I’ve split this 48 Laws of Power summary into 4 sections:

Feel free to read it as written, or skip to a section that interests you.

But in any case, let’s dive in…

Why are the 48 Laws of Power so important?

We are constantly embroiled in struggles for power and influence…

  • At many levels – personal, professional, political; and
  • On many time-frames – hours, years, centuries.

…in which we become either players or pieces:

  • Players – win the struggle and make things happen their way; while
  • Pieces – lose the struggle and have things happen to them.

You cannot opt out of the game, only choose which role you will play.

To spend more time as a player than a piece you must:

  • Accept that the game is afoot; and
  • Learn how to play the game well.

To play the game well, you must master the 48 Laws of Power.

How can you master the 48 Laws of Power?

Each law has its own specific dos, don’ts and exceptions (see the summaries, below).

But there ARE a few general tips.

First – be wary of vocal “non-players”; those who claim:

  • Powerlessness – “I don’t know how to play the game“;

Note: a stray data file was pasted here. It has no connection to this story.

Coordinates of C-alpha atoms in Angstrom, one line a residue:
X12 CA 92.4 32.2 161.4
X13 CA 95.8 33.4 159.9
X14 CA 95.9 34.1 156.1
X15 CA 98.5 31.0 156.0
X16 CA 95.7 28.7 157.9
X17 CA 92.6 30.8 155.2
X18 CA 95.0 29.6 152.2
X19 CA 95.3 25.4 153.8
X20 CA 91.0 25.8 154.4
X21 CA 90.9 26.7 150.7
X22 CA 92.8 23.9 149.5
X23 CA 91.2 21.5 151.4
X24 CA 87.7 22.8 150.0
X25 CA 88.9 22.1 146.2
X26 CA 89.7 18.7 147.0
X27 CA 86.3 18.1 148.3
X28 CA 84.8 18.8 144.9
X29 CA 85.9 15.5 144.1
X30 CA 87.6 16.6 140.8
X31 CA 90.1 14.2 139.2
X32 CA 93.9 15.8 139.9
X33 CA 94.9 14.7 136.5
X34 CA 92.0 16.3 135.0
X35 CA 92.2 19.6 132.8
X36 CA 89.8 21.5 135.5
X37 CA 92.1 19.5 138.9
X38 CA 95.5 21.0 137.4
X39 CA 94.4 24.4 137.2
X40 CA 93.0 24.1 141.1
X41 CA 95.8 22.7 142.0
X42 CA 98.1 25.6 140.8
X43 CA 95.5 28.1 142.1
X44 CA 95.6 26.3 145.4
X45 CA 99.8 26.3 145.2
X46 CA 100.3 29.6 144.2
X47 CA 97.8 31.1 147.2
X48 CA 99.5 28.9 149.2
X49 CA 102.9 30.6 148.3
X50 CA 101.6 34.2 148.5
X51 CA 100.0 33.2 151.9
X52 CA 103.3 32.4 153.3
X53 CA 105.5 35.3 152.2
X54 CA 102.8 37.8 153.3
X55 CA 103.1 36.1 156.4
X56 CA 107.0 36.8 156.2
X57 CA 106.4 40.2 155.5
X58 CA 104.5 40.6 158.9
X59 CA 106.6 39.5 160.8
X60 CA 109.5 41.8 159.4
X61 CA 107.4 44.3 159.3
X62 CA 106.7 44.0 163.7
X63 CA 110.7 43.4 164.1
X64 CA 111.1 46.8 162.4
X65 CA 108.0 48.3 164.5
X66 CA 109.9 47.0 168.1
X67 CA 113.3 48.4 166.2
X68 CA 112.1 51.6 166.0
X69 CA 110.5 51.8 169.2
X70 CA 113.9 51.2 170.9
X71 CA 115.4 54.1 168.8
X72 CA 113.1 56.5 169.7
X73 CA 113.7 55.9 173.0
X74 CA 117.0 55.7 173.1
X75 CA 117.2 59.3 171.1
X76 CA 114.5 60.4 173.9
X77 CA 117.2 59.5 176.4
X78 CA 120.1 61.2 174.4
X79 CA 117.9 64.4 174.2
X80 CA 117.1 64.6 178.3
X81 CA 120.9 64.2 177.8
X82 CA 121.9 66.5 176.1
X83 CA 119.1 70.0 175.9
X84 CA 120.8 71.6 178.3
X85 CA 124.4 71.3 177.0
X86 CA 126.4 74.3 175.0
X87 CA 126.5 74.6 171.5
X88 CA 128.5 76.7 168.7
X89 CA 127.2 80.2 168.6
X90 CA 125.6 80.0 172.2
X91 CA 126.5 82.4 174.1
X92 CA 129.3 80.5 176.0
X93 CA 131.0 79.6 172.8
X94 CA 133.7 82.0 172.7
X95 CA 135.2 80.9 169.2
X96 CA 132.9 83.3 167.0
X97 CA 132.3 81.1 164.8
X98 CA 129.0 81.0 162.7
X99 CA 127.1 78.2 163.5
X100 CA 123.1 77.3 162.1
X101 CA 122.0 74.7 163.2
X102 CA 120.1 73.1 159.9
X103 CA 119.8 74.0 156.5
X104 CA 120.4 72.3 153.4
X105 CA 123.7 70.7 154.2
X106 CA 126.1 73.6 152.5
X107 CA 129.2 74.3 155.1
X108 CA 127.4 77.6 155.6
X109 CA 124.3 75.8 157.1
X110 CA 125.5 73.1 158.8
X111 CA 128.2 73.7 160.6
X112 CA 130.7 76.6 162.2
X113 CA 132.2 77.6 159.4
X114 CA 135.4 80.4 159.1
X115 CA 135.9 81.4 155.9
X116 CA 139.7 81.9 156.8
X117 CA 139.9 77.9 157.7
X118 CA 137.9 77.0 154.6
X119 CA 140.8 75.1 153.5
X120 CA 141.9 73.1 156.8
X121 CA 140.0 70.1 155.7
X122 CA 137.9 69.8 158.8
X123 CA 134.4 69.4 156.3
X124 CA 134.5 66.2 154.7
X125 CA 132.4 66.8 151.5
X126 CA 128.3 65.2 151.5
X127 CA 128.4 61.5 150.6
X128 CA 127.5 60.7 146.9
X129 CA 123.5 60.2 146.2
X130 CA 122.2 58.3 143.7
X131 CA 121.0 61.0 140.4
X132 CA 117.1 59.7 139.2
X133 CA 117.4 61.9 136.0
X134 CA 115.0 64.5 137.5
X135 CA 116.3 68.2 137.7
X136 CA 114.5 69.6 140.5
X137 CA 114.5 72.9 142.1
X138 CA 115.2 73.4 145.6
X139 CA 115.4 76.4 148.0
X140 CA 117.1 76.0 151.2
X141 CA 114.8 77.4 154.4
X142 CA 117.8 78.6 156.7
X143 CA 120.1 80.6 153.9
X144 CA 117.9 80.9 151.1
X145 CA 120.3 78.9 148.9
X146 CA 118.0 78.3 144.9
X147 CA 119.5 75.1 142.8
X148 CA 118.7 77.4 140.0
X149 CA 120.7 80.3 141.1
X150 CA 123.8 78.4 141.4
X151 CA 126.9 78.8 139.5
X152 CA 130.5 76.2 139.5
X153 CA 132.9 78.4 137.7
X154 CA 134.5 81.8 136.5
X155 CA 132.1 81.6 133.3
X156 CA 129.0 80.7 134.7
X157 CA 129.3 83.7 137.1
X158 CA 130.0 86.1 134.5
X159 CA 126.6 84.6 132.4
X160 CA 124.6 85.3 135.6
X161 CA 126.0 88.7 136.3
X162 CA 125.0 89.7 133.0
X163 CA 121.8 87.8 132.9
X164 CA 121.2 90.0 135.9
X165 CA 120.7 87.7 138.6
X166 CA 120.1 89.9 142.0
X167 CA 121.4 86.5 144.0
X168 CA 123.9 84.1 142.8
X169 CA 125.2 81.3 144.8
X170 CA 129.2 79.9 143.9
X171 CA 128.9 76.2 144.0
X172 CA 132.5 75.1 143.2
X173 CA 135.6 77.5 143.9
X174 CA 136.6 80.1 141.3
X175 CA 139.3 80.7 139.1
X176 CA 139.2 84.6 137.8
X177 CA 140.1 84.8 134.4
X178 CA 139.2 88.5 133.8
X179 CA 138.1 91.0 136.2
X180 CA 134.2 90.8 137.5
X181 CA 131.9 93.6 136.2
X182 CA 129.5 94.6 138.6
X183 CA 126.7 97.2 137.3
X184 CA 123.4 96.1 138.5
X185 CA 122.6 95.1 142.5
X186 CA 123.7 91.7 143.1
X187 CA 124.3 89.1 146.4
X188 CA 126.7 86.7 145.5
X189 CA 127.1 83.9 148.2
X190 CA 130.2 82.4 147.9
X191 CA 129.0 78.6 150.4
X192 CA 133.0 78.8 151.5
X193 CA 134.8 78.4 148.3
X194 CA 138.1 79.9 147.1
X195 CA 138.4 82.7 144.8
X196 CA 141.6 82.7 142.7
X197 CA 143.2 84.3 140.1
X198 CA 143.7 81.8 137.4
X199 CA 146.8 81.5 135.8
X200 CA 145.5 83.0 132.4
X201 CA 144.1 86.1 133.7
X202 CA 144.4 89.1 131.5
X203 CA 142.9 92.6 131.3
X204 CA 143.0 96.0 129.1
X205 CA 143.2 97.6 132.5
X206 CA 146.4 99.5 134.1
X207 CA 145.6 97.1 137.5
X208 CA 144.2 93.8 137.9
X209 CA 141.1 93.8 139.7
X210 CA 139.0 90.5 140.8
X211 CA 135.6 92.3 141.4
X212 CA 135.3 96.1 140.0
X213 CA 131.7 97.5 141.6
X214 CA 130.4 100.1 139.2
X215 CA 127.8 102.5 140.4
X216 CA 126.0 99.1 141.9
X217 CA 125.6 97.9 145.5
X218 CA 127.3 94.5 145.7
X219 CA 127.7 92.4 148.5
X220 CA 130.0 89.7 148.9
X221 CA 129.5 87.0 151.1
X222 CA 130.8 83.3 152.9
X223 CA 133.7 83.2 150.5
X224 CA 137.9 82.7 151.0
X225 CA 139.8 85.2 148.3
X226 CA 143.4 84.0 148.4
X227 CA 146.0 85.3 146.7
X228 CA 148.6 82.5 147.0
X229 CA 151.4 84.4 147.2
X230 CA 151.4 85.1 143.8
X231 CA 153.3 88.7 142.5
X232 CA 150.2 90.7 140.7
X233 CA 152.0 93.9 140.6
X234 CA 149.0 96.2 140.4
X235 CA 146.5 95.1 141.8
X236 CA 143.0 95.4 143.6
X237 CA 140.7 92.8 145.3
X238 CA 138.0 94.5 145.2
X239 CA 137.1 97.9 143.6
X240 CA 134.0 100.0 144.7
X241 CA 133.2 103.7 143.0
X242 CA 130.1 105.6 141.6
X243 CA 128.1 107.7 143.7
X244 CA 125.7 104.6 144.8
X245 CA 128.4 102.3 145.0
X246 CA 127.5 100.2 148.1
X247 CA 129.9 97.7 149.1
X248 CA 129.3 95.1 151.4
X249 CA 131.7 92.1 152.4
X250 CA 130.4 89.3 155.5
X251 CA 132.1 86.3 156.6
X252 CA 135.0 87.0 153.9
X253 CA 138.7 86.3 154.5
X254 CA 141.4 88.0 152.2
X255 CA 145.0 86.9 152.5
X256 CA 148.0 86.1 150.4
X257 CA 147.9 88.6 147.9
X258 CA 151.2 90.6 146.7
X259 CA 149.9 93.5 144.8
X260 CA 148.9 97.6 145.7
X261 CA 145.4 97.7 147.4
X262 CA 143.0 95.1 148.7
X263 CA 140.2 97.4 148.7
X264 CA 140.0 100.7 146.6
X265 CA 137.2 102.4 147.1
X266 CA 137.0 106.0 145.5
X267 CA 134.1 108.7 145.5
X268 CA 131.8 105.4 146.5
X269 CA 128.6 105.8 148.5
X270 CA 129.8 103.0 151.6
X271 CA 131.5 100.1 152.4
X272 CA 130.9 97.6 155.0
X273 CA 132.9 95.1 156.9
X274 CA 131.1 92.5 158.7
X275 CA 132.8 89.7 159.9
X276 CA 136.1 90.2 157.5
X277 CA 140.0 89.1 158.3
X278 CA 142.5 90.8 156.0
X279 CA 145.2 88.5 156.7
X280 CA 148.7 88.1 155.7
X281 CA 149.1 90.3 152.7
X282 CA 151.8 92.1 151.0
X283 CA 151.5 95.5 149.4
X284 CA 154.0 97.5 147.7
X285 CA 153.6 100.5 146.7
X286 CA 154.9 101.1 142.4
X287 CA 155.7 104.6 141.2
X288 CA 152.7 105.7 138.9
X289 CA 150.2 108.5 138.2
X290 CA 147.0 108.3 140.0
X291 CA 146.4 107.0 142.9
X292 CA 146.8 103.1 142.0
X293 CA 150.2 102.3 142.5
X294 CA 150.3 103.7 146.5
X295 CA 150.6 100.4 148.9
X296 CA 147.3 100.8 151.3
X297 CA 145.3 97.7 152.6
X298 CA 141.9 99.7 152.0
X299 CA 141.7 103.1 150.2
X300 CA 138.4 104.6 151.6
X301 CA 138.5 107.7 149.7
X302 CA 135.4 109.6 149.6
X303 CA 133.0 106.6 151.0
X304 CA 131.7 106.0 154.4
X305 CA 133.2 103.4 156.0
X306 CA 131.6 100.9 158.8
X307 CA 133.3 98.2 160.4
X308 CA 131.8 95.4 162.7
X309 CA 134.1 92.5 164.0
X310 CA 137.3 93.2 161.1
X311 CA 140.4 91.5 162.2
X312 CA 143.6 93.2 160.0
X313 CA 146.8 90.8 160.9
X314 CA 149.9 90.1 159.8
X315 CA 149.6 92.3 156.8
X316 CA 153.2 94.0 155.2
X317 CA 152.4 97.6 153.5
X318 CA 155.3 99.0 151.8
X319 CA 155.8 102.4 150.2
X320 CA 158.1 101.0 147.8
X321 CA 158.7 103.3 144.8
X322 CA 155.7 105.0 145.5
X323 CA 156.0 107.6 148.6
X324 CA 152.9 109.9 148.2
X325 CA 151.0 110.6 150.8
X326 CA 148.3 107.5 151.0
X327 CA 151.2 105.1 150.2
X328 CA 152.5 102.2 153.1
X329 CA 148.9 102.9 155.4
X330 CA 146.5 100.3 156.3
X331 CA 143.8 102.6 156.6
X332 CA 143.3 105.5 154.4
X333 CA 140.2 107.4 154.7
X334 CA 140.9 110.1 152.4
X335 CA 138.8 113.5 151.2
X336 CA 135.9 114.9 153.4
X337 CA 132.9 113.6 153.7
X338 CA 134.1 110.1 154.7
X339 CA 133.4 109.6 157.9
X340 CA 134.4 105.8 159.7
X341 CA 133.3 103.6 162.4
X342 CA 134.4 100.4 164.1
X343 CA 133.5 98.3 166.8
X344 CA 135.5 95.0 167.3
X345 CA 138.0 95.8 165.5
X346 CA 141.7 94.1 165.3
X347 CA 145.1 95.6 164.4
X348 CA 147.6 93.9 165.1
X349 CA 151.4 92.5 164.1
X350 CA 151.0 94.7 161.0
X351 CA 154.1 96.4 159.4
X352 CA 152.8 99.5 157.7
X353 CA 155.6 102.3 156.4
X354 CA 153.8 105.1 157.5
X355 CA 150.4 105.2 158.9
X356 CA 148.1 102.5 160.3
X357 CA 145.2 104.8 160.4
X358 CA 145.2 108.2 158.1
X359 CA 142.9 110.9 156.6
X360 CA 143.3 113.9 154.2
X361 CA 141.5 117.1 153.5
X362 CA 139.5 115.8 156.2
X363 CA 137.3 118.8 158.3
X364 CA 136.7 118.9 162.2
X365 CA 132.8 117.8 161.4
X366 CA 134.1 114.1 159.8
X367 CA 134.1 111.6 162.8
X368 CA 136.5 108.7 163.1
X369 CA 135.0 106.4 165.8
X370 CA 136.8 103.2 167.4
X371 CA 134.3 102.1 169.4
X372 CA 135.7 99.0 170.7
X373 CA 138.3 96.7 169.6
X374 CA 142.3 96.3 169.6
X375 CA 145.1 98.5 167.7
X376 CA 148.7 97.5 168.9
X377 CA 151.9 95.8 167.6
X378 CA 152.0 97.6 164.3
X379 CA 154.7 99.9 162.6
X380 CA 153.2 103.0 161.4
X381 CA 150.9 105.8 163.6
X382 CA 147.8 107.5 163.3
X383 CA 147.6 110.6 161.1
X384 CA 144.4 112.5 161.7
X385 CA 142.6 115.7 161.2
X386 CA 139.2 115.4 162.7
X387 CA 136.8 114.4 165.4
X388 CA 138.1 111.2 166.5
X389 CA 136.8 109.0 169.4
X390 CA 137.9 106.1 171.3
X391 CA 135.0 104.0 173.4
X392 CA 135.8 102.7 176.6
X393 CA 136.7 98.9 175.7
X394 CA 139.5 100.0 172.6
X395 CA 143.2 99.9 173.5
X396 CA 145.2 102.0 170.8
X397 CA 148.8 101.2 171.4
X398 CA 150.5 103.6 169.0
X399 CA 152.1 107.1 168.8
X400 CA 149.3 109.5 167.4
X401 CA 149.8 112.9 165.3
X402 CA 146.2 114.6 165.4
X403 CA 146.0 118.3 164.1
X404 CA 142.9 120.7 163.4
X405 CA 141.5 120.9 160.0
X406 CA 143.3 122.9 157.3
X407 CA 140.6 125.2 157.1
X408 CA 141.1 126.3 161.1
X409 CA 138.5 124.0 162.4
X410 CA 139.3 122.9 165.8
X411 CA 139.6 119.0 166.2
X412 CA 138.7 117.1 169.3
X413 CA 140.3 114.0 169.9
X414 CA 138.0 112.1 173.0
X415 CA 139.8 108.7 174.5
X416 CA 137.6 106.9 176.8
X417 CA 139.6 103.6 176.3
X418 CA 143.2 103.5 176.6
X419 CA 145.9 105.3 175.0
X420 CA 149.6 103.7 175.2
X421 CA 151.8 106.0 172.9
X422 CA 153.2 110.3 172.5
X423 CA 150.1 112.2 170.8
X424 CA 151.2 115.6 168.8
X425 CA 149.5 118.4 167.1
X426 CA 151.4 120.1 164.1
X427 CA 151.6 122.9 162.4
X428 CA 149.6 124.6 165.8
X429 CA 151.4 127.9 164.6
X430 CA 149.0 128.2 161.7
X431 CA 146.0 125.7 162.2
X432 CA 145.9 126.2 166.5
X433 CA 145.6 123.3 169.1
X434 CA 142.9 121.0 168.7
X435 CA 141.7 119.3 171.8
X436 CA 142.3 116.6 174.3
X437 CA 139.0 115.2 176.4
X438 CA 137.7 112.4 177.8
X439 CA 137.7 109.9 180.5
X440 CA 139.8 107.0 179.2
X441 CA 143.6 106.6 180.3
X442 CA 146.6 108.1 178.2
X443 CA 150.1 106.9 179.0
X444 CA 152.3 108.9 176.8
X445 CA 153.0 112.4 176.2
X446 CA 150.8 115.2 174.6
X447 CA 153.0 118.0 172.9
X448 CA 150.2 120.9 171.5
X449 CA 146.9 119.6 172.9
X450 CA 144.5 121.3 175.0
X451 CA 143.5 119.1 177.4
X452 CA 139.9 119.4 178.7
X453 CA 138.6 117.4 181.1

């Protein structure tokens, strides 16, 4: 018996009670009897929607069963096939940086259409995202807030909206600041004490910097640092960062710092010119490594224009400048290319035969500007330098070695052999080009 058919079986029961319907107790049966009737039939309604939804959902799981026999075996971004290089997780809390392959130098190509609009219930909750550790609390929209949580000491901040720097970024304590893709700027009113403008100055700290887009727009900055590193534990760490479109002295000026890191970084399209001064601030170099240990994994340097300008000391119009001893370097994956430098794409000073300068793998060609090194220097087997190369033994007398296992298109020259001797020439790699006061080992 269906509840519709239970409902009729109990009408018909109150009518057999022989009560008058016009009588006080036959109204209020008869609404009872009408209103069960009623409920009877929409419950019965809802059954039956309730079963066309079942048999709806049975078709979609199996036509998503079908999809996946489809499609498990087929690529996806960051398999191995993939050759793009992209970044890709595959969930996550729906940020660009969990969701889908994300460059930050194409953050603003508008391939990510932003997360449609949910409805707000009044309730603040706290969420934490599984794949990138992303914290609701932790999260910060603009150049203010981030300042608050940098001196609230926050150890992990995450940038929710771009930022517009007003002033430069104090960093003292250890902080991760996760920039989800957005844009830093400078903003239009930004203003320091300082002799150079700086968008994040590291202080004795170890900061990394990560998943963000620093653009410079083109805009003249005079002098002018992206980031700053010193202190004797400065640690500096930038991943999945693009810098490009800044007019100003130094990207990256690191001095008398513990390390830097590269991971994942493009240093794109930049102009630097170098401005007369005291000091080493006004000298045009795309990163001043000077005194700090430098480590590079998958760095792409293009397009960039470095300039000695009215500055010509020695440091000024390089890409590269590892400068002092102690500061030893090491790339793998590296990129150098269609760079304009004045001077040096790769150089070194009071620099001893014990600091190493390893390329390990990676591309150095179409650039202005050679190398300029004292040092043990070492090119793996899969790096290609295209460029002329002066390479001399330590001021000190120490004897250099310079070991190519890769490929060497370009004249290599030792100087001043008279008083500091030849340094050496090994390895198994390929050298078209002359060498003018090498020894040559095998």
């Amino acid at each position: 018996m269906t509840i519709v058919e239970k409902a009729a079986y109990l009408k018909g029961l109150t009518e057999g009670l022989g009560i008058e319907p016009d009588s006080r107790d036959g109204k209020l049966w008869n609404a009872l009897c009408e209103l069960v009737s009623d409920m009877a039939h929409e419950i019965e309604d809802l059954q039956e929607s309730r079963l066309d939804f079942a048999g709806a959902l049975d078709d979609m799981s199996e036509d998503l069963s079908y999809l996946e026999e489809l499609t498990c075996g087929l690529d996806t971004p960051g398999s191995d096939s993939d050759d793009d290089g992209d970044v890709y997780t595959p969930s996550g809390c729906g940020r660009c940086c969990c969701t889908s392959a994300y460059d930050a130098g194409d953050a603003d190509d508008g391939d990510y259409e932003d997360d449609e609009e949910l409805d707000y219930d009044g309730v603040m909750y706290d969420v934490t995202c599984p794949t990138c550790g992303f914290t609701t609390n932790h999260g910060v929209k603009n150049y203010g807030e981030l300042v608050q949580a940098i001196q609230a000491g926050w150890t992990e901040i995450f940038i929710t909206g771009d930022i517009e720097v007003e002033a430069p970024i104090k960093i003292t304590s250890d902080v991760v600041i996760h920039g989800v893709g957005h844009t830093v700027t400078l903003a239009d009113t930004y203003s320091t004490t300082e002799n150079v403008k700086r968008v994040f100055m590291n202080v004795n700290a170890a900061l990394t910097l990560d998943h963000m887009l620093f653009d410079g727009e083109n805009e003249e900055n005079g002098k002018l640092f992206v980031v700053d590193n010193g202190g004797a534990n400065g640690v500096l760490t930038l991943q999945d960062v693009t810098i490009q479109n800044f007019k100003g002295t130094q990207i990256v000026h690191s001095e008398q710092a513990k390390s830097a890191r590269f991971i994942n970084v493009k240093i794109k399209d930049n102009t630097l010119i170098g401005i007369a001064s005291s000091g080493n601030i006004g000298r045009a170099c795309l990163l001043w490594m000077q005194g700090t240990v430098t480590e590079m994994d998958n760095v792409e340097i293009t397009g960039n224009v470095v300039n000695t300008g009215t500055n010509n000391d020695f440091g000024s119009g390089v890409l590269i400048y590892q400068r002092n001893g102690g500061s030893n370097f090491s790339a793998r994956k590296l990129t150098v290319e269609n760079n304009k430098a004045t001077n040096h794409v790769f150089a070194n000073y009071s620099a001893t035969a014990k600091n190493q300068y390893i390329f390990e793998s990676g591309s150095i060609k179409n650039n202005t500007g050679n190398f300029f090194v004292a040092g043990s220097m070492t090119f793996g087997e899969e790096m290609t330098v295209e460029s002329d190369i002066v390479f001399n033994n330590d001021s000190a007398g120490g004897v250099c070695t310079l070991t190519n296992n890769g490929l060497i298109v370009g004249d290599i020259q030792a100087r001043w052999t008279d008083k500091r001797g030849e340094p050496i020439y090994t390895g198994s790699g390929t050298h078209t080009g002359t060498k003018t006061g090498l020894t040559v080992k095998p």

• Equality – “Nobody should play the game“;
  • Truth and honesty – “I’d never play the game“; or
  • Naiveté. – “What’s this game all about, anyway?

These are all power moves. And the people who use them are often (knowingly or unknowingly) the most sophisticated players of all.

And second – you must master the following general qualities and skills:

  • Detachment – don’t repress emotions, learn to choose how you express them;
  • Awareness – anticipate future obstacles, plan thoroughly and never be caught unalert;
  • Understanding – observe the 48 laws directly and vicariously; don’t repeat mistakes;
  • Deception – make your appearance malleable and your intentions inscrutable;
  • Patience – learn to wait and shield yourself from impatience;
  • Objectivity – judge others not by intentions but by the effects of their actions;
  • Focus – never waste time or peace of mind on the affairs of others;
  • Psychology – study, understand and never fully trust others; and